From A Compendium of Irish Biography, 1878
Ambrose, Miss, a celebrated beauty of the Viceregal court during the administration of the Earl of Chesterfield (1745-'7). She was a Catholic heiress, of very ancient descent, allied to the best families in Ireland, gifted with exquisite beauty, and possessed of considerable mental acquirements. At one of the Castle balls, given on the anniversary of the battle of the Boyne, she appeared with an orange lily in her breast, upon which Chesterfield improvised the following lines:
Say, lovely tory, where's the jest
Of wearing orange on thy breast,
When that same breast uncovered shows
The whiteness of the rebel rose?
His lordship used to say that she was " the most dangerous rebel in Ireland." In 1752 she married Roger Palmer, M.P. for Mayo (ancestor of the present Sir Roger Palmer of Mayo); and by his elevation to a baronetcy in 1777, became Lady Palmer. She is said to have lived to the age of one hundred years, retaining to the last' a vehement hatred of the wrongs under which her Catholic fellow-countrymen laboured. Although rich, she spent the latter years of her life in seclusion in a small lodging in Henry-street, Dublin.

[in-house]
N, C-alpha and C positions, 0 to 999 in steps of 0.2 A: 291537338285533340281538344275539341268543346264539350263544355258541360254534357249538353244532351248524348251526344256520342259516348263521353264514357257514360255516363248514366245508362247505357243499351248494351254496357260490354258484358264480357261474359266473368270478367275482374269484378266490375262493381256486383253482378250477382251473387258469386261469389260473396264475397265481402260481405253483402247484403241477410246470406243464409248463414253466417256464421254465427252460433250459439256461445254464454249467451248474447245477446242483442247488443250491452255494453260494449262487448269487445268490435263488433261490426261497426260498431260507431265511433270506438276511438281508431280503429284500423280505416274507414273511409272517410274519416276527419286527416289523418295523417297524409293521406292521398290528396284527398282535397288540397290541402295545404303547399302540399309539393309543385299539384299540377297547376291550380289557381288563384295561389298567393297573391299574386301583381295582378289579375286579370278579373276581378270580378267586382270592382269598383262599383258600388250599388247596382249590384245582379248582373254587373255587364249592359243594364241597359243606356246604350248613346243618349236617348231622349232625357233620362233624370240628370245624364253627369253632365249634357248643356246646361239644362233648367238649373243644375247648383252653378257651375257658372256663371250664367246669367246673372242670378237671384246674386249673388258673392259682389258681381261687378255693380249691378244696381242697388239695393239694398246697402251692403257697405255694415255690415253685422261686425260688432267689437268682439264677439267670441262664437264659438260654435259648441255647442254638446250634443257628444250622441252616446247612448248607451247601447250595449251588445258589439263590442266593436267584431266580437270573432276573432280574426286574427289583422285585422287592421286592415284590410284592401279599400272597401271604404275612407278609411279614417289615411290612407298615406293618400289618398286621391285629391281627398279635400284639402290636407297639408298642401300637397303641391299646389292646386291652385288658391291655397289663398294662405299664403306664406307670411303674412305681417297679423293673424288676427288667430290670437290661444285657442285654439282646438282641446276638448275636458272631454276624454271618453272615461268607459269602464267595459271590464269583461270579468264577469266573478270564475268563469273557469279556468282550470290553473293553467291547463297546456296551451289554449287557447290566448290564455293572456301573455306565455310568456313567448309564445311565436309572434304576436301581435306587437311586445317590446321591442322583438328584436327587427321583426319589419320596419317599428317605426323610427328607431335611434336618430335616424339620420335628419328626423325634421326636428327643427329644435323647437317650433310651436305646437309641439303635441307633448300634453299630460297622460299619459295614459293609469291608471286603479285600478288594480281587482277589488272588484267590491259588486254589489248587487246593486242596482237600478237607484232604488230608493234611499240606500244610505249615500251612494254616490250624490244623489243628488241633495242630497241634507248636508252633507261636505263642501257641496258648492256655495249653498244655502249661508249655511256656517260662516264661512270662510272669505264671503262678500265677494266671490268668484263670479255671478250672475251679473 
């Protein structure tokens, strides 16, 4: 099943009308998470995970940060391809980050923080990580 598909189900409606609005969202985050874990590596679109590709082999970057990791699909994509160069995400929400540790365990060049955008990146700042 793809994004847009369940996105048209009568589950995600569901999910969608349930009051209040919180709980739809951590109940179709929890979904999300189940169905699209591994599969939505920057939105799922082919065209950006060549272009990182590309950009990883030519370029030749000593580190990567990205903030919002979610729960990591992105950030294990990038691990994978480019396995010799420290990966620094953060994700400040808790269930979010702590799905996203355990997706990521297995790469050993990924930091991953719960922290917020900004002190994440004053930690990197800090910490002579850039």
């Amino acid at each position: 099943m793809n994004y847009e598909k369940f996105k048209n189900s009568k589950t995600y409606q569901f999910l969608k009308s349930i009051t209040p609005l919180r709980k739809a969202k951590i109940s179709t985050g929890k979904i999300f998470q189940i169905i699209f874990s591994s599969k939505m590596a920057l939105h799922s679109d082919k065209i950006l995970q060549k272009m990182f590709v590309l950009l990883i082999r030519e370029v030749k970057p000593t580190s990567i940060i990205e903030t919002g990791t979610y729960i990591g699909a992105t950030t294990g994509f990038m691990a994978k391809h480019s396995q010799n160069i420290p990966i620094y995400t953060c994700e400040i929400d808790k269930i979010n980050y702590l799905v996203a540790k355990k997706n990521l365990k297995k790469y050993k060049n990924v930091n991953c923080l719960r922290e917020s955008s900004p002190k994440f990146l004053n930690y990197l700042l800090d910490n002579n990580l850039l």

54. Burke, Sir Bernard: Peerage and Baronetage.
56. Burke, Sir Bernard: Romance of the Aristocracy. 3 vols. London, 1855.
Truelove's Journal: A Bookshop Novella
"Beautiful, different and touching. Short, sweet and lovely. Made me cry. You sense that this is a true story veiled in the guise of fiction as are all the best stories."
Although ostensibly set in England, this story was penned by an Irish bookseller under the pseudonym of Ralph St John Featherstonehaugh.
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